Henley-on-Thames is a town in Oxfordshire County, which is located on the River Thames, 7 miles northeast of Reading and 7 miles west of Maidenhead in the South East of England. The total area is 5,58 square kilometres and the population as of 2011 is 11 619 people.
History of Henley-on-Thames
In 1079 King Henry II bought the land to build houses where the city is located today. A church was built not long after and in the 1200s a building of a bridge has been recorded. John de Molyns was given the city in 1337 and his family had it for about 250 years. In 1558, Henry VIII incorporated Henley-on-Thames in the warden. After suffering during the Civil Wars the city strived again in the 1600s and 1700s thanks to new industries and various manufactories founded as a result of that.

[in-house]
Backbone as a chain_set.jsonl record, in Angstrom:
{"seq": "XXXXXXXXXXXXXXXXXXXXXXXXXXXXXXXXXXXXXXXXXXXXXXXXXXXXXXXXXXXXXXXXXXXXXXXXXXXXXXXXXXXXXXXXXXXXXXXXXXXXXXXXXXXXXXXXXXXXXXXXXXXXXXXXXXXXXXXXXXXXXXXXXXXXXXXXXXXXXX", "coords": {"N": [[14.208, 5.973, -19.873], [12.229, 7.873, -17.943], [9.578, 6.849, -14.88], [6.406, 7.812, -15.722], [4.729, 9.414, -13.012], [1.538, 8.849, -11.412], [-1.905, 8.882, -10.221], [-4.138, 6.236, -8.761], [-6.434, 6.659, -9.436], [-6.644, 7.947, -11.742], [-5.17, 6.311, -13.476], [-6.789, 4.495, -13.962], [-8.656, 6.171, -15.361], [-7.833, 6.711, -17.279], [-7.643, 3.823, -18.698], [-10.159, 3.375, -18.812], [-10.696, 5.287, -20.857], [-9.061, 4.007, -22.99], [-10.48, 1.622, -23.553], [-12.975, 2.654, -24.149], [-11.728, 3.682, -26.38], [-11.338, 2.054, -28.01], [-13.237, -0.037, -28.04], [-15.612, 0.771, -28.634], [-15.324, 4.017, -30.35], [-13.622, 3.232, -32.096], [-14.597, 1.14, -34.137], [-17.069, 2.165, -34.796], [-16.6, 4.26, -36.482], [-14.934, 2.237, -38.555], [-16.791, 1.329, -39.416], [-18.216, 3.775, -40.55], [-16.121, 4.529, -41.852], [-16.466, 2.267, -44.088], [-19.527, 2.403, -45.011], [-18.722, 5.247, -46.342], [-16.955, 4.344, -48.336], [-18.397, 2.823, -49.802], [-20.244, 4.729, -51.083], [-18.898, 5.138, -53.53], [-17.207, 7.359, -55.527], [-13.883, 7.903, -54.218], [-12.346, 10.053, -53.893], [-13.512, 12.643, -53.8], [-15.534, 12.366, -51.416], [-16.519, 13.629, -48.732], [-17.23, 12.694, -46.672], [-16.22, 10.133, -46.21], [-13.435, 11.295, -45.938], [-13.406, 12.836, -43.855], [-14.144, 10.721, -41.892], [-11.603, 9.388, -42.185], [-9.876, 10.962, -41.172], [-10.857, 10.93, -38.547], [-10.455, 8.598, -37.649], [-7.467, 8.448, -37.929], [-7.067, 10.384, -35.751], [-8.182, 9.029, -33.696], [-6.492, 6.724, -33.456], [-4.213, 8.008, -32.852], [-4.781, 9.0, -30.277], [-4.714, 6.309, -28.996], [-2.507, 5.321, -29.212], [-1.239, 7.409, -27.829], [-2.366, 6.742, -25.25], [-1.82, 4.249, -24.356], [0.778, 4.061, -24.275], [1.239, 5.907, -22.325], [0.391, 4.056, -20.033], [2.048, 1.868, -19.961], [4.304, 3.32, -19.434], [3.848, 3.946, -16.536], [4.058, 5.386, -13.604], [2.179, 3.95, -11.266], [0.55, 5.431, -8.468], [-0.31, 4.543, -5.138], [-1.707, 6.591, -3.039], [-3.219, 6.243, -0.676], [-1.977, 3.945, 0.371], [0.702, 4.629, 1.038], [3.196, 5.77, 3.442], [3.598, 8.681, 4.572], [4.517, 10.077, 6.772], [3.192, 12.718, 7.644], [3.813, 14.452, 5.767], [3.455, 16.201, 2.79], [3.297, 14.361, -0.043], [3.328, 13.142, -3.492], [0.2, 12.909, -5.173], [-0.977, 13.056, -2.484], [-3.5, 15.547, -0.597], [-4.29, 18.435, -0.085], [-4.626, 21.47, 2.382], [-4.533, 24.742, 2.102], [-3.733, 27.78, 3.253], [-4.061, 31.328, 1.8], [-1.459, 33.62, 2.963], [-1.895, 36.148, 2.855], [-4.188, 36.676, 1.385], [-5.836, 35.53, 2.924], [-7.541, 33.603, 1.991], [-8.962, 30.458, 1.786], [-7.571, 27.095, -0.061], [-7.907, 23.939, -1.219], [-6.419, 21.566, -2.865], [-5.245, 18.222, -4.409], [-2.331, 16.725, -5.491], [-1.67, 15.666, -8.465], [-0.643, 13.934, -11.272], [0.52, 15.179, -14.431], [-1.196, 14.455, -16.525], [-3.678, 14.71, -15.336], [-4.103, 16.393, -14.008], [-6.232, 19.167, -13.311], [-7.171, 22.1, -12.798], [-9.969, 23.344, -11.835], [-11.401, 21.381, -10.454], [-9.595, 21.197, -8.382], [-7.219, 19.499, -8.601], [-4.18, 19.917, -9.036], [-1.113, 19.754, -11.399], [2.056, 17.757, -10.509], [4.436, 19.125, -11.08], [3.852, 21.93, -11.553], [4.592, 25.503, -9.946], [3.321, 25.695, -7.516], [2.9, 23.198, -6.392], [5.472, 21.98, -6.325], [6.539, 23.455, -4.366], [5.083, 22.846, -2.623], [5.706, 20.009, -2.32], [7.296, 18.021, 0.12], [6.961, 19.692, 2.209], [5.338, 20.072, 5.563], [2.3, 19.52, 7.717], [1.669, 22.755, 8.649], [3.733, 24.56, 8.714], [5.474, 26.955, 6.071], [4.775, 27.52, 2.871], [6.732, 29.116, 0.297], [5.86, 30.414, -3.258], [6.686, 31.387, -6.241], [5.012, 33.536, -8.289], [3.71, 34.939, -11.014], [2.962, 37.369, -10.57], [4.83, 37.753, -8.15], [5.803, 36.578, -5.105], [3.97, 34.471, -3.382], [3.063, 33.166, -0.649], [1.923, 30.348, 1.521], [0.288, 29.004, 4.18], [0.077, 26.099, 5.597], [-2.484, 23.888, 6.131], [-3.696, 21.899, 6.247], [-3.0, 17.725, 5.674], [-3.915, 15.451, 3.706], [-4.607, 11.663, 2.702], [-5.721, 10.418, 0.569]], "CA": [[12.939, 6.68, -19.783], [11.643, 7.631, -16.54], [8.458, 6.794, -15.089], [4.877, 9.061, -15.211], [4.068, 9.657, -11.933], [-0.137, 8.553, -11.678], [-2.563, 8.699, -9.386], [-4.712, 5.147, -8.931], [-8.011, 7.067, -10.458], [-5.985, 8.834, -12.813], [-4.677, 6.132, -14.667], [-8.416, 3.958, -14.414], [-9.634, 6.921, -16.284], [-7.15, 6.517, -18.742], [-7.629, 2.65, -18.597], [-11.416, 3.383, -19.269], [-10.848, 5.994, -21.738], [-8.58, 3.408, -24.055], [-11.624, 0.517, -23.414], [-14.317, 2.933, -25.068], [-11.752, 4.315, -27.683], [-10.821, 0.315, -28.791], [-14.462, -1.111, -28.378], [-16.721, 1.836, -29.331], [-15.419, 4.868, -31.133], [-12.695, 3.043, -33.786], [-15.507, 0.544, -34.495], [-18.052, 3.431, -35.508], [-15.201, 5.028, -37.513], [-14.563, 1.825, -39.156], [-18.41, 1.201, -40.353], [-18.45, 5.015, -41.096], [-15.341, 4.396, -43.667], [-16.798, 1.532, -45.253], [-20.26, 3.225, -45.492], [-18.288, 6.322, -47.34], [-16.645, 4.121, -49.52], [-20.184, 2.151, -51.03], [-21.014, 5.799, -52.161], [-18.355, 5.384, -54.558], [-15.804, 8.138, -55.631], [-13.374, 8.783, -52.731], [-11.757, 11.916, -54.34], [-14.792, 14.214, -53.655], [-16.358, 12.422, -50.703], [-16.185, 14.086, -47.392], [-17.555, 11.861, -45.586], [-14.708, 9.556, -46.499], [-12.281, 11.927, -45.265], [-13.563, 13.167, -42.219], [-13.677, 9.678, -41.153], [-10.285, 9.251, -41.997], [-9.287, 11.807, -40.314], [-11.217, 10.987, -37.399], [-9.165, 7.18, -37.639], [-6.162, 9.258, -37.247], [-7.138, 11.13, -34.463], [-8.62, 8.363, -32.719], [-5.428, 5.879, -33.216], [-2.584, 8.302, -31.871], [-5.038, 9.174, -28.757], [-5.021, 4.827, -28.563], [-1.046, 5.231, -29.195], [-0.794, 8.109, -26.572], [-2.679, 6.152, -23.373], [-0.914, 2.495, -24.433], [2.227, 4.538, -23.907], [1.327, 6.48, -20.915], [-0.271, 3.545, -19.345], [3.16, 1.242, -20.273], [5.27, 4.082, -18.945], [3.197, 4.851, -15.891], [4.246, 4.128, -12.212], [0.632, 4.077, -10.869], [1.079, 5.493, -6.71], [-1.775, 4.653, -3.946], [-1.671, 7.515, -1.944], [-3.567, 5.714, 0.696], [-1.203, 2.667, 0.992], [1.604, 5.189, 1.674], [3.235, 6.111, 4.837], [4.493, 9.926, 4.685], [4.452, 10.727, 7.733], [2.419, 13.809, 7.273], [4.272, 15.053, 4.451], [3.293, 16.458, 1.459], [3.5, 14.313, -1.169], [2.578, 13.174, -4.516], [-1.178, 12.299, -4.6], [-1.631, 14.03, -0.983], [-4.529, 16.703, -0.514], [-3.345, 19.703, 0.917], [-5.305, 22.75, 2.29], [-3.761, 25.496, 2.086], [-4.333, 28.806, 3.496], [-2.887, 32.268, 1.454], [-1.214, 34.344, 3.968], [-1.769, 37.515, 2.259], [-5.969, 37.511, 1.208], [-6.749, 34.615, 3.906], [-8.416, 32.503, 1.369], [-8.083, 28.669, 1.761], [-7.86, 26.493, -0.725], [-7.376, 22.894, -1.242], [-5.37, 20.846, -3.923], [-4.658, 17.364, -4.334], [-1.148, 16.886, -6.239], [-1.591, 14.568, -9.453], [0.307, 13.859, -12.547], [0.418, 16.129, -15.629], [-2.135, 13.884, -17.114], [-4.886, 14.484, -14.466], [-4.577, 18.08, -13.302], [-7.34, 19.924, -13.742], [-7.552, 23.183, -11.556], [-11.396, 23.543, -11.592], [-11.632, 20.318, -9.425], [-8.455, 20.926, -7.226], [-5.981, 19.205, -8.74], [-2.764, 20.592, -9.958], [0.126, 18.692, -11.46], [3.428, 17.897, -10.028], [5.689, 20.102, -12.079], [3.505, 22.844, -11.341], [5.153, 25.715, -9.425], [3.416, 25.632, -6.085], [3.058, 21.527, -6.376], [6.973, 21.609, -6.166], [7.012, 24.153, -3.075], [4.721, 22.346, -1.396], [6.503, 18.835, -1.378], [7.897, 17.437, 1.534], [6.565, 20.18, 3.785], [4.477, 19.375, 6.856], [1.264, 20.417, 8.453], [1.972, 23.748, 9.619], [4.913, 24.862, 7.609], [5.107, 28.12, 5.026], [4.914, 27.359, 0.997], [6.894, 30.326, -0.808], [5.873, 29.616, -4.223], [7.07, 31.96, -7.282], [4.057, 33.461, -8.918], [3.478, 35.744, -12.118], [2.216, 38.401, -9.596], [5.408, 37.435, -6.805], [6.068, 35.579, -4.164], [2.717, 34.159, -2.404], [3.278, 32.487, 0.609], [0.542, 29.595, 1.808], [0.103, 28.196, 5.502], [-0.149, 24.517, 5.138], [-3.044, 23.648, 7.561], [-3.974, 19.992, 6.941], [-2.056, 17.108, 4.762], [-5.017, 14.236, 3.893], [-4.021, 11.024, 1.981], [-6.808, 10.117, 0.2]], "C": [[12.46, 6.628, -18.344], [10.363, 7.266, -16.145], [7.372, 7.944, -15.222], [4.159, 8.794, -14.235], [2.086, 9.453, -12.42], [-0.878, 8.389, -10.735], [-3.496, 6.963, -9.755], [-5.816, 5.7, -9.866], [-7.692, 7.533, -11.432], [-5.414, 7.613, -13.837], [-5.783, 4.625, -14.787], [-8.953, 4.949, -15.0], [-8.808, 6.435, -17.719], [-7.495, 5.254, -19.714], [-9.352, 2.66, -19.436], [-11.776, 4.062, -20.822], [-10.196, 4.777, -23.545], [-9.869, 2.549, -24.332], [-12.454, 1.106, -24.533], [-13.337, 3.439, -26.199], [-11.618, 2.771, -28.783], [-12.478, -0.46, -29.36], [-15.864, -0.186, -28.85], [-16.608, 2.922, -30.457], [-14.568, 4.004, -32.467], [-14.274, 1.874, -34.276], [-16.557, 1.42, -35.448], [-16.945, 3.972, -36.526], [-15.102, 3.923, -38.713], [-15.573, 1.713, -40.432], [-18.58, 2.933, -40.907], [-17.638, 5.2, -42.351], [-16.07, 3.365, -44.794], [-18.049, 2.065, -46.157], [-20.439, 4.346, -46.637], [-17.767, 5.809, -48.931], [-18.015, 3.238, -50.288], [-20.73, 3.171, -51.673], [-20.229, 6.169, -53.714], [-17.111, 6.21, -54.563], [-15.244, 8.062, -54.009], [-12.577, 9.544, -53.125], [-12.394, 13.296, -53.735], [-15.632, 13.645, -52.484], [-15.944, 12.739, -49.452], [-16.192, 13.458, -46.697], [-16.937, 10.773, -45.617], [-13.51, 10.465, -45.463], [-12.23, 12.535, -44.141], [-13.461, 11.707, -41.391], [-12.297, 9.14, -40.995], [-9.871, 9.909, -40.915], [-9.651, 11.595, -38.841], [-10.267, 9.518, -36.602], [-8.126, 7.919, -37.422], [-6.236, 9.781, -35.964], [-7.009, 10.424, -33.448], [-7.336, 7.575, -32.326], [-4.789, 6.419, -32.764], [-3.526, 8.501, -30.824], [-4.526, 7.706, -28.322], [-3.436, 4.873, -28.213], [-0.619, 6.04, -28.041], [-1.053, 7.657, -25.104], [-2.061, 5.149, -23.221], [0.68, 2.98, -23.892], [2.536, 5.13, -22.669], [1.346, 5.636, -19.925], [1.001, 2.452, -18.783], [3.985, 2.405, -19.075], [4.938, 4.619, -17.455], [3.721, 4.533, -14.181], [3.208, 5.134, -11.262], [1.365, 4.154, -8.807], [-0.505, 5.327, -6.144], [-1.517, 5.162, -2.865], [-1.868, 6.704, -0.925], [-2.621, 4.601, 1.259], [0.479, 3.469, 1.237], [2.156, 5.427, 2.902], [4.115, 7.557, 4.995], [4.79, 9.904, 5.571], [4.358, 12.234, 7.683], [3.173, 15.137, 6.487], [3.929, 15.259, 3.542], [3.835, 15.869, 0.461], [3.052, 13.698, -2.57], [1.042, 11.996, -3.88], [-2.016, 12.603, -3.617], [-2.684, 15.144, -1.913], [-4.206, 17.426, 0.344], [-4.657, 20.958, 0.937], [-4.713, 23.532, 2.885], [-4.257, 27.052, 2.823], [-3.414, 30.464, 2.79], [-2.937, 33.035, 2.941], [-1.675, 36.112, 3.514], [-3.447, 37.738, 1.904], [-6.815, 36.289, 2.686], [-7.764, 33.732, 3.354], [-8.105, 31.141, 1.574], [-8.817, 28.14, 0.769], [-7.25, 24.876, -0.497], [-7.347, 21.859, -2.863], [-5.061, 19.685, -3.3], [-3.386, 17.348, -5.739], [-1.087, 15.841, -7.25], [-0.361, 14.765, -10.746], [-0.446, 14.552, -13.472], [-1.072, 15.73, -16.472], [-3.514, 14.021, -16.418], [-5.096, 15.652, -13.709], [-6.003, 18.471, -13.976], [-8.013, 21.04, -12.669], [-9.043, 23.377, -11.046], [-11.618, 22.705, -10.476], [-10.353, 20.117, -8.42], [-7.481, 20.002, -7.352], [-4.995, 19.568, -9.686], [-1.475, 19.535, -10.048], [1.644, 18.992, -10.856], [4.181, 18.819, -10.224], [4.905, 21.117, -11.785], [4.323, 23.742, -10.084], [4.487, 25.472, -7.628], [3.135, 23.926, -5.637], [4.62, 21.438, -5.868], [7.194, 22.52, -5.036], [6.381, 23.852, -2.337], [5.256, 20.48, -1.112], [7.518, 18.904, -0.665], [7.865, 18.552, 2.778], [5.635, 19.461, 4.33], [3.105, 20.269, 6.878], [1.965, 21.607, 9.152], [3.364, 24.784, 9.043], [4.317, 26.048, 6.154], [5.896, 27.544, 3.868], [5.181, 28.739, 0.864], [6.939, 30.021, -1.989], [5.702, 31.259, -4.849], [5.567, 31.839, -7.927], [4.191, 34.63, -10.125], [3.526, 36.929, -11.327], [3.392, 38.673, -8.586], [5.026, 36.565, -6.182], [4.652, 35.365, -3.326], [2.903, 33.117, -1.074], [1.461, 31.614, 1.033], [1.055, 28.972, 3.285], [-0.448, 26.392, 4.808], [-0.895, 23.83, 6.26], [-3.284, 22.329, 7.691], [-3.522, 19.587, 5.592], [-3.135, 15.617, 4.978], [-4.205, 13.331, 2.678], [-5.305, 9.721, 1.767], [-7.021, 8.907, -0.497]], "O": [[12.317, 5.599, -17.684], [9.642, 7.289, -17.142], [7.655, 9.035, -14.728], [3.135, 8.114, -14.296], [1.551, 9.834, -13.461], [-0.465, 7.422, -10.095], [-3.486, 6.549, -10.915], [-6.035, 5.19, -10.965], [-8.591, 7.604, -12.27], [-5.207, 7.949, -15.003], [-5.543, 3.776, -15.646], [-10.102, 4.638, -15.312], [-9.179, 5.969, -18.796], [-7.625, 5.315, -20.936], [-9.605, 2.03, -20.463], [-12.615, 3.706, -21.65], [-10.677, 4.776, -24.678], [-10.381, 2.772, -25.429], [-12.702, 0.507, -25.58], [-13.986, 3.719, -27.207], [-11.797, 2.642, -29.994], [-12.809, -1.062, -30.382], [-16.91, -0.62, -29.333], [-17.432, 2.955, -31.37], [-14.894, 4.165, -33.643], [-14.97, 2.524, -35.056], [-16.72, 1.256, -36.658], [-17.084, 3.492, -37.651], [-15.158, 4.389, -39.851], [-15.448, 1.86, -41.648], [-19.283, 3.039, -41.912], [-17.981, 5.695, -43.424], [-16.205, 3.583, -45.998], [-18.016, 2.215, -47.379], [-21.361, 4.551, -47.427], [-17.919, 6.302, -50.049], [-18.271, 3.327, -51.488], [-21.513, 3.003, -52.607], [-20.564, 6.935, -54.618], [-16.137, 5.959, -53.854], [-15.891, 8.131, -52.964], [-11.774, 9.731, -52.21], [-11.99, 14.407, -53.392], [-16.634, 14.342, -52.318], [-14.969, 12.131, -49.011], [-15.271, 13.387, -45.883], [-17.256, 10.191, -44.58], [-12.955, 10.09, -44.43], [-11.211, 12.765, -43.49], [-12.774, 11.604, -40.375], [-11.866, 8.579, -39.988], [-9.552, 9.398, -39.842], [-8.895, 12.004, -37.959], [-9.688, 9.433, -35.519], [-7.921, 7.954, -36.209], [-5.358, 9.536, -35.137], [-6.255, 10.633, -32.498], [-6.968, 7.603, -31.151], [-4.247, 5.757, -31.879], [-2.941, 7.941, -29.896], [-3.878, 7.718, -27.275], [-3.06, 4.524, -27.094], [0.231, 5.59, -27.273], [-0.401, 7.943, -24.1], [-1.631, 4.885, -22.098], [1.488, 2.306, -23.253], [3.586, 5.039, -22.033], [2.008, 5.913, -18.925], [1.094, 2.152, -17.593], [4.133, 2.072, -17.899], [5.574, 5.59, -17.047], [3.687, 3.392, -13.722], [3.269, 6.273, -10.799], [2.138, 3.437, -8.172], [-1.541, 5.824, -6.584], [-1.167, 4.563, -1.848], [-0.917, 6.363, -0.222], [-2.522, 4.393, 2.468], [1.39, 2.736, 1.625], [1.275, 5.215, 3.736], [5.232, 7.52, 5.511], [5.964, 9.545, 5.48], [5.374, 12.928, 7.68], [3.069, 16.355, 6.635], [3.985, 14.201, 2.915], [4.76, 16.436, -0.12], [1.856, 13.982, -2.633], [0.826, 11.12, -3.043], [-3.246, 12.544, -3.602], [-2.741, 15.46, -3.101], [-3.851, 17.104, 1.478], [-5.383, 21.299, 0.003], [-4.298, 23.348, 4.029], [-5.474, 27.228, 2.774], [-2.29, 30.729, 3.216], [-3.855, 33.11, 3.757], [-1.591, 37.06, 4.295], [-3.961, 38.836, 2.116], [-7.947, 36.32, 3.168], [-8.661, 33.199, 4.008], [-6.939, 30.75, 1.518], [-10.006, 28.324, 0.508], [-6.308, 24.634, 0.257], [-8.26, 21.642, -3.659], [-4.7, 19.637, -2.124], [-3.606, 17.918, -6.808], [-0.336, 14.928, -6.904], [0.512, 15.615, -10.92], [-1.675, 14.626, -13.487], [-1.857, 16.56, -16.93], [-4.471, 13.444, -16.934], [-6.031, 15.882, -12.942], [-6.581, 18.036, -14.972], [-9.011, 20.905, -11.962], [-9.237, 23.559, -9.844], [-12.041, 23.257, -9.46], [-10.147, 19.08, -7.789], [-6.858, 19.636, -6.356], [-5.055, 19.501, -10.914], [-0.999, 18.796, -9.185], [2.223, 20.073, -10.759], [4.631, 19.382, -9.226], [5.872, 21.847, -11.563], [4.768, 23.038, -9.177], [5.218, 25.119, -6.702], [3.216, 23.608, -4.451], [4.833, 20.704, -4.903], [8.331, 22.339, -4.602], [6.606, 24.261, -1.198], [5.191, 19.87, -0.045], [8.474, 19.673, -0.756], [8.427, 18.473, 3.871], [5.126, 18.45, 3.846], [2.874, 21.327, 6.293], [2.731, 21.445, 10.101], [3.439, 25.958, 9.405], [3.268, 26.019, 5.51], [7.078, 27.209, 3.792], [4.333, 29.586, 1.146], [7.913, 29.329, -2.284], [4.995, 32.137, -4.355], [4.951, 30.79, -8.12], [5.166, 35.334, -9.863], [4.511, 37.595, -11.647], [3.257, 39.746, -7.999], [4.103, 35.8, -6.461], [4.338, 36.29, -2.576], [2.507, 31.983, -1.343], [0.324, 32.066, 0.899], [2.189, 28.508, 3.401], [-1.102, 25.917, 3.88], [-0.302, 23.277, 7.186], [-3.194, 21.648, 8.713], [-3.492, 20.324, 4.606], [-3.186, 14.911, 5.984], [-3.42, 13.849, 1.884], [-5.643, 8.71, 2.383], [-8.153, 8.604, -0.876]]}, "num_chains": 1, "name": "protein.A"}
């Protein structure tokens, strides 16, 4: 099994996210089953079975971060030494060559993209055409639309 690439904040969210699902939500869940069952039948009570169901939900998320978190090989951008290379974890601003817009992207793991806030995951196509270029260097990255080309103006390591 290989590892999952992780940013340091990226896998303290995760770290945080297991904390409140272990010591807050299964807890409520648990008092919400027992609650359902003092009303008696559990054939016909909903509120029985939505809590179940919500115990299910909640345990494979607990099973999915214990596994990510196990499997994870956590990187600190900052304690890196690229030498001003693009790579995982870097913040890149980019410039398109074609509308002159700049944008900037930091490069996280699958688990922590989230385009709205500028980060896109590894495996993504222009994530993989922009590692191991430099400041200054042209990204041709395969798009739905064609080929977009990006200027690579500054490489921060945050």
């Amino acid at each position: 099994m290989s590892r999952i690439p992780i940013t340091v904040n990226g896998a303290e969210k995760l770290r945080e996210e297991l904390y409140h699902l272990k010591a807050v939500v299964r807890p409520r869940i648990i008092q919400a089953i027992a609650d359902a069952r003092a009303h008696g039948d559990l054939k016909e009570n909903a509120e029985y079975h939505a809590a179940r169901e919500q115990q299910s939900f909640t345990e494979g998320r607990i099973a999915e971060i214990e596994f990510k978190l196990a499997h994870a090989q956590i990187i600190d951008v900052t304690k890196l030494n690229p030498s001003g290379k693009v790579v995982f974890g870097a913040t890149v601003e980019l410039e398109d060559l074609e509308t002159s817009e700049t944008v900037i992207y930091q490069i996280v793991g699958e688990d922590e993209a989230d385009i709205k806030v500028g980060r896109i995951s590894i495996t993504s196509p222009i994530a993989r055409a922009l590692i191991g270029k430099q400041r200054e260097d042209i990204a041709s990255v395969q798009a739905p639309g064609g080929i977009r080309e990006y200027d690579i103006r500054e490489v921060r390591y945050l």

Henley-on-Thames is today widely recognized as one of the most beautiful cities on England and has been mentioned by The Times as one of the best places to live in the UK. Located by the river and surrounded by green forest, Henley-on-Thames offers some scenic views for its visitors, especially during summertime. The city is widely known for its rowing tradition and the whole city centre offers a free public wi-fi that can be used when visiting the city.